Beekeepers at many commercial apiaries take most of the honey out of the hives each season and then feed the bees with white refined sugar as a syrup. Why? Because white sugar is cheaper than honey. But honey is the bees' natural food and medicine. White sugar diets over winter is a primary cause of unhealthy bees. Pesticides and herbicides also pose a serious health risk to bees as does the over-use of chemical fertilisers like superphosphate. These chemical potions are progressively and slowly poisoning our bee stocks and thereby weakening the bees immunity to mite attack.
D W Phillips
Source: Rural News 5 June 2000
I am neither a beekeeper nor a scientist, so my opinion doesn't carry the weight of authority, but I agree with Mr Phillips.
When we lived in North Carolina, we fed dozens of ruby-throated hummingbirds in the spring and summer. Over the years, the numbers of hummers we had seemed to be decreasing plus occasionally the birds would act distinctly different - dizzy, almost. I suspected disease and contacted an expert. The expert told me that the hummers should never be fed sugar water, but should be fed hummingbird food with nutrients in it. He said the hummers ate sugar water to the exclusion of all else, then were laid low by disease since they got few of the basic nutrients they absolutely required.
As to the funny behaviour - the sugar water sometimes fermented in the sun - the birds whose behaviour disturbed me were actually drunk. We switched to hummingbird food and had no further problems.
I read on a West Virginia University website (wvu.edu) where the way to control bee mites is with "essential" oils. These include catnip, cinnamon, citronella, eucalypt, patchouli, pennyroyal, peppermint, rosemary, spearmint, tea tree, thyme or wintergreen. An oil (wintergreen is most often used in the US) is mixed with syrup and left near the hive entrance for the bee to eat. The oils kill mites within minutes after direct contact and the ingestion of the oils by the bees disrupts the mites' reproductive cycle.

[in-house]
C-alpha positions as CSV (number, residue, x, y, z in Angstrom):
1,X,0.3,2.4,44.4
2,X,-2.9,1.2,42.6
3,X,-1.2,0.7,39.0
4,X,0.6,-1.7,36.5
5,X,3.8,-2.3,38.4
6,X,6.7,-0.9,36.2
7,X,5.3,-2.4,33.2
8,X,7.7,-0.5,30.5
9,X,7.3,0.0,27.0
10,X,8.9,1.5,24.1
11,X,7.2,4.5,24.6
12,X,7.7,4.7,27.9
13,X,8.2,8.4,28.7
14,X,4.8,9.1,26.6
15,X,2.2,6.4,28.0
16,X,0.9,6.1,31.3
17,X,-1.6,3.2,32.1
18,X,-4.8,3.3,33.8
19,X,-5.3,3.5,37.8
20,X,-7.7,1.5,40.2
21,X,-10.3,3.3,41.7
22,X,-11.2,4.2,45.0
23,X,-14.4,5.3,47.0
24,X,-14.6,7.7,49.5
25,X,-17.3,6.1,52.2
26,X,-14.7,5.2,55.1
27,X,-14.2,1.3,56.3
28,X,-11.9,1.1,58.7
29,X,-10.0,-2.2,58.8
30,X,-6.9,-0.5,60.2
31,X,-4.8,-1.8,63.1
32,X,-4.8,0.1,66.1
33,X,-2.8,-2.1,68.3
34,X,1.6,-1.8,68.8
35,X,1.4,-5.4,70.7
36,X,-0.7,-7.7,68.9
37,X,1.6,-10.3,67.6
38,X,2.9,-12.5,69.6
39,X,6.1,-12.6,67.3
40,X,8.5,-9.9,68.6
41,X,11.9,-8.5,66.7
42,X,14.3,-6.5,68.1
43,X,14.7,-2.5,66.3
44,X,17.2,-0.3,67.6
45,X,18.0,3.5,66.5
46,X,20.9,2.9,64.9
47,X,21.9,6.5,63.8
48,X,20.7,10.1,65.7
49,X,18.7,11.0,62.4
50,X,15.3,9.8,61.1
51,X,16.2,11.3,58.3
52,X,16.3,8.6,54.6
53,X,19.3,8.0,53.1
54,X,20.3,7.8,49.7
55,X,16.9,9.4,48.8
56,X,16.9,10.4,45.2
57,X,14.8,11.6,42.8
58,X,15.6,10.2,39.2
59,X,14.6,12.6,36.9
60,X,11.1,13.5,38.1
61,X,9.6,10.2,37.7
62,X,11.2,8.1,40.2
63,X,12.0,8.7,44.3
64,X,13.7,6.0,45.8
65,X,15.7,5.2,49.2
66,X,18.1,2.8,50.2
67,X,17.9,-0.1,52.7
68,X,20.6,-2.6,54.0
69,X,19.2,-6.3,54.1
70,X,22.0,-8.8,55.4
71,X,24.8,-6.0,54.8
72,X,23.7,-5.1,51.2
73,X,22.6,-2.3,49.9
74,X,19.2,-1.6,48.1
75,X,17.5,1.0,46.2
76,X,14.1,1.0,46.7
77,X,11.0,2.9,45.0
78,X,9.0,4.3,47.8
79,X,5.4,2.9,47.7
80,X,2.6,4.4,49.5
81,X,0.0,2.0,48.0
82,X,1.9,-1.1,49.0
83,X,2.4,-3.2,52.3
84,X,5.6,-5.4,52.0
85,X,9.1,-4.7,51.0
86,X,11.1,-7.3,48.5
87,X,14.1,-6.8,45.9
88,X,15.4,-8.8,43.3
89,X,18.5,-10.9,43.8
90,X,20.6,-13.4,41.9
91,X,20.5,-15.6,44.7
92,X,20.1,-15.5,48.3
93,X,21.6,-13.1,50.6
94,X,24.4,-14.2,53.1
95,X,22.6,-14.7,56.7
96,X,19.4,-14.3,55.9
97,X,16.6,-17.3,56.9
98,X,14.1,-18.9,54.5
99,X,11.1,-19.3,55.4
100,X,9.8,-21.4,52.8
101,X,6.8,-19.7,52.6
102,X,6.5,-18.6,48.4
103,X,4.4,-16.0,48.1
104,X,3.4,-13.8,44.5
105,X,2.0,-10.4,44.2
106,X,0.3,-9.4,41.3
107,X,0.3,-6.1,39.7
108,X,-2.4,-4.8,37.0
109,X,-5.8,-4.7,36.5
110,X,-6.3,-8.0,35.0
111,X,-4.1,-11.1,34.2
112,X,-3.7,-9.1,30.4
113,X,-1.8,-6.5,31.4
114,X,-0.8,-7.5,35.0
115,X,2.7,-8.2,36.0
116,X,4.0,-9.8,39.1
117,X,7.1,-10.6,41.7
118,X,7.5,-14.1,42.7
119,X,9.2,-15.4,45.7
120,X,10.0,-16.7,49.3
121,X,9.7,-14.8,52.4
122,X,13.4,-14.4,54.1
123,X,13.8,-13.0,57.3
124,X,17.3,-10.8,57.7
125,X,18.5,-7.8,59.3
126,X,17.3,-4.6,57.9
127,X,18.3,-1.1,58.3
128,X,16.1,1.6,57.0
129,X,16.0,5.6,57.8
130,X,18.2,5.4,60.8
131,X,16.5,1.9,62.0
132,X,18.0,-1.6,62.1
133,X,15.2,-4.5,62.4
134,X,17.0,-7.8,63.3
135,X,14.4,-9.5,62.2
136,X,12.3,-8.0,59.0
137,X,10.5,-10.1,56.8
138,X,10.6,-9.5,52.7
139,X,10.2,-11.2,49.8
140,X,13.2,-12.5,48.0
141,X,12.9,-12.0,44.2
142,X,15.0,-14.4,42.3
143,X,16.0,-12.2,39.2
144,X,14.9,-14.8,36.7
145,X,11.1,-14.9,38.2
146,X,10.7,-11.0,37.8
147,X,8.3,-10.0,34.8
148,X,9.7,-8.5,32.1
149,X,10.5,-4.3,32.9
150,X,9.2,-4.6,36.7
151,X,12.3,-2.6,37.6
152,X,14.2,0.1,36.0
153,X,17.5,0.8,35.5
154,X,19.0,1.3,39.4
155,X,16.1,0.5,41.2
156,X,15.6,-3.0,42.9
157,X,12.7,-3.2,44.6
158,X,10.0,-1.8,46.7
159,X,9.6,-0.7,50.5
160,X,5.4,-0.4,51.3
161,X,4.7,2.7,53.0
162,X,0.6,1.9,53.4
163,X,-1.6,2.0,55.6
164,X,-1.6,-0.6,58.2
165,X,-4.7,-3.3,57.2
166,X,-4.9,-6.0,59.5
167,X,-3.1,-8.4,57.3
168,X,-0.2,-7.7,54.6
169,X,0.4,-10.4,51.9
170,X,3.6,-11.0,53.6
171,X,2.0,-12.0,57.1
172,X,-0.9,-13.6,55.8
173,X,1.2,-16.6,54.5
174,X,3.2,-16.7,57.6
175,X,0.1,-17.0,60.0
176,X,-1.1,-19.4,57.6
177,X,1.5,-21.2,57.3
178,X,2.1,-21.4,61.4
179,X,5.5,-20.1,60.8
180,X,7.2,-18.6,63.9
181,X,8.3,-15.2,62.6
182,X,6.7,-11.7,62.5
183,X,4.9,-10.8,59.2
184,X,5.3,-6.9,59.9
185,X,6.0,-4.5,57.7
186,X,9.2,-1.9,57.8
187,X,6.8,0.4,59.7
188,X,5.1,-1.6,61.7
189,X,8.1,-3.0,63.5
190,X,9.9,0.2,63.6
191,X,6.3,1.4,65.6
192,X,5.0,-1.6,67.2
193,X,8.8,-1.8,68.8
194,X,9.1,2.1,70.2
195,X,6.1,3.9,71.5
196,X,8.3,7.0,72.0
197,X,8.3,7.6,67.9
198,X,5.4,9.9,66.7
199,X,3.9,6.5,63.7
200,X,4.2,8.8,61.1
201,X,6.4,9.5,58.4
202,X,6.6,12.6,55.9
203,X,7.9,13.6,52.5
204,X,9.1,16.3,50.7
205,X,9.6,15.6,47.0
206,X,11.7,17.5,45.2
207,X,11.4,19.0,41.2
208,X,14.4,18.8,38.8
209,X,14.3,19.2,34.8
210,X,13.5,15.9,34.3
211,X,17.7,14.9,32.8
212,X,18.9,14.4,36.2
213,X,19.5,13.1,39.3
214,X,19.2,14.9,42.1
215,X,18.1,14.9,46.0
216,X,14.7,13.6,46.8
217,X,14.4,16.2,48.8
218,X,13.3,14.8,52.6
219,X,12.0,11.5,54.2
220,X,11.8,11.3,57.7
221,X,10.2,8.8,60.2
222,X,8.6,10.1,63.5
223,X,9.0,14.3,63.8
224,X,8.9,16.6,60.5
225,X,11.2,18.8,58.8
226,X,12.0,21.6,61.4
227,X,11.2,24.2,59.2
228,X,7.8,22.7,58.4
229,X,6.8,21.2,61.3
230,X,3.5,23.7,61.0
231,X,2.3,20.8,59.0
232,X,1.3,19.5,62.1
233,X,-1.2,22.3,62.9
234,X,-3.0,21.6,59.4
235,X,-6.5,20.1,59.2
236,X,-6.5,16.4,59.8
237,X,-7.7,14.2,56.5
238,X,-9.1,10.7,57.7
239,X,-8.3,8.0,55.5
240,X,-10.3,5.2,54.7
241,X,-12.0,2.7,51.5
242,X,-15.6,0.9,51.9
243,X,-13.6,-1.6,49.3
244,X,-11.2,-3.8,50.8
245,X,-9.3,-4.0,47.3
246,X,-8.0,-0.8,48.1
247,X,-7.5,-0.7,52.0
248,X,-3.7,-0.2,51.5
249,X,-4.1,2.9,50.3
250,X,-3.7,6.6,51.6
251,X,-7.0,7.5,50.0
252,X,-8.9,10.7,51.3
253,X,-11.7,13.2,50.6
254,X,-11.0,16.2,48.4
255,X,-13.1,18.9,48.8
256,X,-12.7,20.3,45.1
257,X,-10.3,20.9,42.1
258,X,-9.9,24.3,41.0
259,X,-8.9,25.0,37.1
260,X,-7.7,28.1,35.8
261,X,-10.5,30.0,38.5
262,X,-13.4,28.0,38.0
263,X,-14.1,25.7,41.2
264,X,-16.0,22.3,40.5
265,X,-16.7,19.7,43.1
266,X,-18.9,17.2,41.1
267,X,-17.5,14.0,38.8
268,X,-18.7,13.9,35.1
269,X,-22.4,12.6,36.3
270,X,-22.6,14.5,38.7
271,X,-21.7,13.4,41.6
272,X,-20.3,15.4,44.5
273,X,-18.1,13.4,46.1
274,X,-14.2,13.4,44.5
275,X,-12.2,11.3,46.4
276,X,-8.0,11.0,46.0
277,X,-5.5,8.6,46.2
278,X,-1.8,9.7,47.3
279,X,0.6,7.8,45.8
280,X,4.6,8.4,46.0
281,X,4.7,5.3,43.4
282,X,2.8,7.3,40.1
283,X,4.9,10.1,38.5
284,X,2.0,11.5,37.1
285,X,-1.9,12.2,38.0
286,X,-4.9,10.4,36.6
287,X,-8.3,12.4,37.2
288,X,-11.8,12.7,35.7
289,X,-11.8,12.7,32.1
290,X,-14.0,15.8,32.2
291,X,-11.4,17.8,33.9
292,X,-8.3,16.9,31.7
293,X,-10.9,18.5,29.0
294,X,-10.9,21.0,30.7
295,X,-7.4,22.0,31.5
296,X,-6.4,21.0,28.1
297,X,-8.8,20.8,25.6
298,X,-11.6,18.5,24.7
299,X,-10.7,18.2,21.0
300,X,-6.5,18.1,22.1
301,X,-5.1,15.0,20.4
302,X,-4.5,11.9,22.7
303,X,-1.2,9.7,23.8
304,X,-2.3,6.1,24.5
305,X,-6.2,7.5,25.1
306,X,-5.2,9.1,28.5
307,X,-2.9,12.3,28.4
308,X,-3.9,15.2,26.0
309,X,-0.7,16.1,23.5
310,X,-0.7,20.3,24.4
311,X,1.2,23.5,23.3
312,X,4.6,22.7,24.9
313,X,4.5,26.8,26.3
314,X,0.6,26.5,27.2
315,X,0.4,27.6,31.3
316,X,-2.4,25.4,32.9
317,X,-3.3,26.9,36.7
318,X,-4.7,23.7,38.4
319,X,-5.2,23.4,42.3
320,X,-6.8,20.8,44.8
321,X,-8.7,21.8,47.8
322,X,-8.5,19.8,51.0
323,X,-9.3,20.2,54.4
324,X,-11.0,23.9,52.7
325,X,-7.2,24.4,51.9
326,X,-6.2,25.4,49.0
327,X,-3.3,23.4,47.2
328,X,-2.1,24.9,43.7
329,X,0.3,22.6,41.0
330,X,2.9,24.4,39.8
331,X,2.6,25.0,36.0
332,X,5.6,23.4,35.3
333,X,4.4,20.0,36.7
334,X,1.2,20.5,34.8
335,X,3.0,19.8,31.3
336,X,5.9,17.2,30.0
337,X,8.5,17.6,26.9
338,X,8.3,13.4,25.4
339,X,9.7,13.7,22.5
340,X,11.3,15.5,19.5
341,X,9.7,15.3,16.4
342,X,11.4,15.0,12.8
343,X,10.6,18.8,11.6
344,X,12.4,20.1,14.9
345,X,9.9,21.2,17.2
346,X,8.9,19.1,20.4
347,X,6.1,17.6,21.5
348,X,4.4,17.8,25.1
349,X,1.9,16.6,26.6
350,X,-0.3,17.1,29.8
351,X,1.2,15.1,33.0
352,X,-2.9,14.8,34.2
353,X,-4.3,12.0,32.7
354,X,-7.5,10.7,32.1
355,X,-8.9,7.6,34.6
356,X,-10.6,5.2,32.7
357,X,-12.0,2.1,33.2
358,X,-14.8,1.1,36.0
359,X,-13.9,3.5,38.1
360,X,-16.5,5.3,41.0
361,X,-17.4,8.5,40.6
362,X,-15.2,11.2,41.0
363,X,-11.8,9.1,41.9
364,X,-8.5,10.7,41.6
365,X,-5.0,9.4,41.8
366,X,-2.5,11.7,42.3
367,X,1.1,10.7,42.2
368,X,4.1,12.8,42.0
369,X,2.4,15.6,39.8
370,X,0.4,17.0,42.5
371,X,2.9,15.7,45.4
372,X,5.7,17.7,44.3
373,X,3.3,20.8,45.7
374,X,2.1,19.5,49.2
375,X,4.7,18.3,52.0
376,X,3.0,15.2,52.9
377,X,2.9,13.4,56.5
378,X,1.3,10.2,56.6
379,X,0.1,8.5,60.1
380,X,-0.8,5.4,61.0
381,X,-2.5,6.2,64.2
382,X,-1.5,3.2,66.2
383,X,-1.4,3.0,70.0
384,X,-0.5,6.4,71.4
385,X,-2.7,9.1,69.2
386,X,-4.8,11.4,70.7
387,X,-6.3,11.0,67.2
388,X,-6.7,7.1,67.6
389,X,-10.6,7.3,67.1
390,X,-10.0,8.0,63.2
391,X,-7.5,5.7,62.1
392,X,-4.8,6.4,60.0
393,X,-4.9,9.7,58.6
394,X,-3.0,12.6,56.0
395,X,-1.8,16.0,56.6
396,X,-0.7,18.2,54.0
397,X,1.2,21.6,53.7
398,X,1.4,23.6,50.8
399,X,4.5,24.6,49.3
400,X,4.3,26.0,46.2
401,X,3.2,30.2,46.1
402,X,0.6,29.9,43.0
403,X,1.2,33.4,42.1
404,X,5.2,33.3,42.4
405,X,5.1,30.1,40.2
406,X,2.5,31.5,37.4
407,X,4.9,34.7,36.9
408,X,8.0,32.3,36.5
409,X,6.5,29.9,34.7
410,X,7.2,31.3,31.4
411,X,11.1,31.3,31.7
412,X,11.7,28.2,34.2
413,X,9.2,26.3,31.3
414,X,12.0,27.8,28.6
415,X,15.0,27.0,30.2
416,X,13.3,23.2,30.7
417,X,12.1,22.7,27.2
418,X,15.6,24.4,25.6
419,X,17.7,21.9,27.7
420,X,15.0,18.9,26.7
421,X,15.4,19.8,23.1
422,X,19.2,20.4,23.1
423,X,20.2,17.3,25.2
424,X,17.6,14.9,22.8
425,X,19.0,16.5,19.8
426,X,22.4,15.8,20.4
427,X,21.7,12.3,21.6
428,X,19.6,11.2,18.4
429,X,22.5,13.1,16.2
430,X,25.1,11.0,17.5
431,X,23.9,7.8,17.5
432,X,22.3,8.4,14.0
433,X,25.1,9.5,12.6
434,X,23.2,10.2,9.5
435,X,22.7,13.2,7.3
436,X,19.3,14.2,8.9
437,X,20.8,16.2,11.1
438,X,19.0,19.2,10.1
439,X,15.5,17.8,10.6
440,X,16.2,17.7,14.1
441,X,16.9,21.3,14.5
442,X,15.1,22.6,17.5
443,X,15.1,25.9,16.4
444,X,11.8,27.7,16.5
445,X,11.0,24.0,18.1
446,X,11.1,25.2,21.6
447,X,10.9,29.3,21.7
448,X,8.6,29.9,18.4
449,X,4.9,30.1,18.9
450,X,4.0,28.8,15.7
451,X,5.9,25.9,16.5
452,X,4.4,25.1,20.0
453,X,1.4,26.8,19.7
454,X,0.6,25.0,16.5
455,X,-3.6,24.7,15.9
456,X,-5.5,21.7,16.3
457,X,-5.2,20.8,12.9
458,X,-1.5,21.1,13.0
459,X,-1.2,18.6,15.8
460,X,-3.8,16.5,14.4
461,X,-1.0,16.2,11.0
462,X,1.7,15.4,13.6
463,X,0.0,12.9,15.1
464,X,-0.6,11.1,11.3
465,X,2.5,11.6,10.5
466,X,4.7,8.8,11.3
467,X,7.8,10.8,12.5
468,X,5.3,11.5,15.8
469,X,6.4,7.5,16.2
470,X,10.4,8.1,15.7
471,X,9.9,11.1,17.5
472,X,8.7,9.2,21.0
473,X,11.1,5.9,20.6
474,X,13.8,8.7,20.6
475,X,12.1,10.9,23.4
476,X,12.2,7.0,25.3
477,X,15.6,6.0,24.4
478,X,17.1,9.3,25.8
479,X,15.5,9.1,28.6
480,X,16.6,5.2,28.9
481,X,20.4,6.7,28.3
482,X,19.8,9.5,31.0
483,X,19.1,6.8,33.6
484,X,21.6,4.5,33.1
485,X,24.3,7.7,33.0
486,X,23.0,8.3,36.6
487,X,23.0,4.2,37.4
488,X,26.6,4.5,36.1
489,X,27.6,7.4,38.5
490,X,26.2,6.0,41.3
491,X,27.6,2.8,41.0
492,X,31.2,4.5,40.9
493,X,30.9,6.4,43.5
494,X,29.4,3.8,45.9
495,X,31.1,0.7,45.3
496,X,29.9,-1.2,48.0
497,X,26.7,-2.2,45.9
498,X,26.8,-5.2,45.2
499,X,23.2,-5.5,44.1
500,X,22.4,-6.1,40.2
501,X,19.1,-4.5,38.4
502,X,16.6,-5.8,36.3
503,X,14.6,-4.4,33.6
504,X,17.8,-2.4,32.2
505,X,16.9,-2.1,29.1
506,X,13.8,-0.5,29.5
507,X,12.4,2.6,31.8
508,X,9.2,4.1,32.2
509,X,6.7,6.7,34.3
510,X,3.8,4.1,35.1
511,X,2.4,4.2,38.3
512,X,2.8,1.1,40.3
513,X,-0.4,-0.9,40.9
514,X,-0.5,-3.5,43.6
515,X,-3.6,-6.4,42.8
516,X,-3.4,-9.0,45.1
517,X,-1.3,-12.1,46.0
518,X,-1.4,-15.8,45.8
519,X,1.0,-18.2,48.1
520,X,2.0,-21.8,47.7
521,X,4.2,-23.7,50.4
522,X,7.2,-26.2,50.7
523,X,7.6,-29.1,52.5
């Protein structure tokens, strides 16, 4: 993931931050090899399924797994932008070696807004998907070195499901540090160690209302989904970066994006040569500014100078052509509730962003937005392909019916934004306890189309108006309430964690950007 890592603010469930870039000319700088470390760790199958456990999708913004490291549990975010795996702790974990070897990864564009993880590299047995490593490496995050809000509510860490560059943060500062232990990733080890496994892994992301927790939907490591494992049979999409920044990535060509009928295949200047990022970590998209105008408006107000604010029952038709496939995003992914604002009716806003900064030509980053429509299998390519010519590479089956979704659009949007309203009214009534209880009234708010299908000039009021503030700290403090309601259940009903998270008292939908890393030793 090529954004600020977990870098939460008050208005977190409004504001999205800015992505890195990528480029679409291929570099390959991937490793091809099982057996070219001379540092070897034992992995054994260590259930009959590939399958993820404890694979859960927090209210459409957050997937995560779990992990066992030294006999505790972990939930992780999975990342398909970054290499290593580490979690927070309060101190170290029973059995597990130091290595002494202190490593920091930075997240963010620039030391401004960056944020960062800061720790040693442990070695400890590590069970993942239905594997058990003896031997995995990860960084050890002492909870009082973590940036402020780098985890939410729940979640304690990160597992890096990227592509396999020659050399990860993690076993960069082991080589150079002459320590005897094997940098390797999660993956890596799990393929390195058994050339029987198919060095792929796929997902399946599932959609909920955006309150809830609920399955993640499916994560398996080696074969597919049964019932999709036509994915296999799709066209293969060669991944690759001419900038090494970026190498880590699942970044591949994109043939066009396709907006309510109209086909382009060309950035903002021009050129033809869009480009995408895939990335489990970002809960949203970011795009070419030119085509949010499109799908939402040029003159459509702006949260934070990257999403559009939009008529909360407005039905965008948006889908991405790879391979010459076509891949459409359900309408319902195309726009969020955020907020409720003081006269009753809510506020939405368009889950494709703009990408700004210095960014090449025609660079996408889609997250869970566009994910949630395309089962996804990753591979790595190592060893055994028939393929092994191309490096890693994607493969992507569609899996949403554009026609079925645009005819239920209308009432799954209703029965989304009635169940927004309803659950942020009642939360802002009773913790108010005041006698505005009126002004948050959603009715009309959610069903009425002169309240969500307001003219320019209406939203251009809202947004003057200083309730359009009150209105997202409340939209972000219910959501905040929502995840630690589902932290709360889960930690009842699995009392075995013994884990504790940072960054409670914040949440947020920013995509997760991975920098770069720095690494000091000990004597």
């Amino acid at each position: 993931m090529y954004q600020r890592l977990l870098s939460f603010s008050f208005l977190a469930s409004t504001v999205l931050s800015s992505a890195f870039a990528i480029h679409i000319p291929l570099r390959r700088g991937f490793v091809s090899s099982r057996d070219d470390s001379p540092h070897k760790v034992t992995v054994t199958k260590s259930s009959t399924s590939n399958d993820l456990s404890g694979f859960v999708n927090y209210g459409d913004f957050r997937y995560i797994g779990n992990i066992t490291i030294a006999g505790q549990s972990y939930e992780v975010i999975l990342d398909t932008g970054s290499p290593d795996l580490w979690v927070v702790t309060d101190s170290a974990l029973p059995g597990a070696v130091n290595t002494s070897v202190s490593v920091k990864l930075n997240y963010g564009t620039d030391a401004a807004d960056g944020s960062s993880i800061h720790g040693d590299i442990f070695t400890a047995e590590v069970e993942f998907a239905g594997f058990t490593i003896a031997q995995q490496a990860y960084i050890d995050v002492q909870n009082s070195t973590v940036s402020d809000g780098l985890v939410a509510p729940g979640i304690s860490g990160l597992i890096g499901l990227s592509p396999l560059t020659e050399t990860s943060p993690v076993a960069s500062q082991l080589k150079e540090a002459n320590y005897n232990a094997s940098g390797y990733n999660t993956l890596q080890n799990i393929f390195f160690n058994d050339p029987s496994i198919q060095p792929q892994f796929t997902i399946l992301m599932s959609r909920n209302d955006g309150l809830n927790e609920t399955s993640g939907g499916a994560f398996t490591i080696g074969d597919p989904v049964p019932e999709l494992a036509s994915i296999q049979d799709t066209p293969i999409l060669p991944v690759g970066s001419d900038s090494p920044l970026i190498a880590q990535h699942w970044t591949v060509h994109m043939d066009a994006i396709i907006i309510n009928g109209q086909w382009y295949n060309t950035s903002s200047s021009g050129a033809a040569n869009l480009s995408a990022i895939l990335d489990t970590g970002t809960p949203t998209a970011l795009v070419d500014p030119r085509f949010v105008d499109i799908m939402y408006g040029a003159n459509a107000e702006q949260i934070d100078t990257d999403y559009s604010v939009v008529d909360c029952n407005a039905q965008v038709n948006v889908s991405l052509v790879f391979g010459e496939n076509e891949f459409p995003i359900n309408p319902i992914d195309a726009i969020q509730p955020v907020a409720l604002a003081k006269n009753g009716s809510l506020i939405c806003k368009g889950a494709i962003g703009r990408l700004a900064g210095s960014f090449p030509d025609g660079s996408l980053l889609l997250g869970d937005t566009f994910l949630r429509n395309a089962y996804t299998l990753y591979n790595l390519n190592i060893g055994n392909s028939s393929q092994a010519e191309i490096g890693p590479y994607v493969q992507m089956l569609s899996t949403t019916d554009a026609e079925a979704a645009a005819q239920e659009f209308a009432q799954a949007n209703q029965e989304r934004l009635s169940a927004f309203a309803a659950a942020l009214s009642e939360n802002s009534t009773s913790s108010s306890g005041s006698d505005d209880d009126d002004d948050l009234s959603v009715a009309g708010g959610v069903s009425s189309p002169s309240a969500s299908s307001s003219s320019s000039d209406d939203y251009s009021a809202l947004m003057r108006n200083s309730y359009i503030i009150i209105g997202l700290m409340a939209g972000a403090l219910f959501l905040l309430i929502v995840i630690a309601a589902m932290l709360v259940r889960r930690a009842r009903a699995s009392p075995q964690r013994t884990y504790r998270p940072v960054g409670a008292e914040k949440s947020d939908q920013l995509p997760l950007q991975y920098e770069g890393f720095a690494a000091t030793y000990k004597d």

Bee Killer Might not Be New
21 April 2007 - Beekeepers in the US are starting to wonder if the disappearance of honeybees might have started several years ago. Deaths of bees over the past couple of years that have been blamed on mites or poor management might actually have been from the mystery ailment which is striking down millions of bees now. Some beekeepers believe they might have had this for three or four years.
The mystery ailment has been called Fall Dwindle Disease by some, others are referring to it as Colony Collapse Disorder (CCD). The essential point is that in 24 US states bees are dying. Scientists at Penn State, the University of Montana and the US Department of Agriculture are among the quickly growing group of researchers and industry officials trying to solve the mystery. CCD is the latest, and most serious, die-off of honey bee colonies across the US. It is characterized by, sudden colony death with a lack of adult bees in front of the dead-outs. Honey and bee bread are usually present and there is often evidence of recent brood rearing.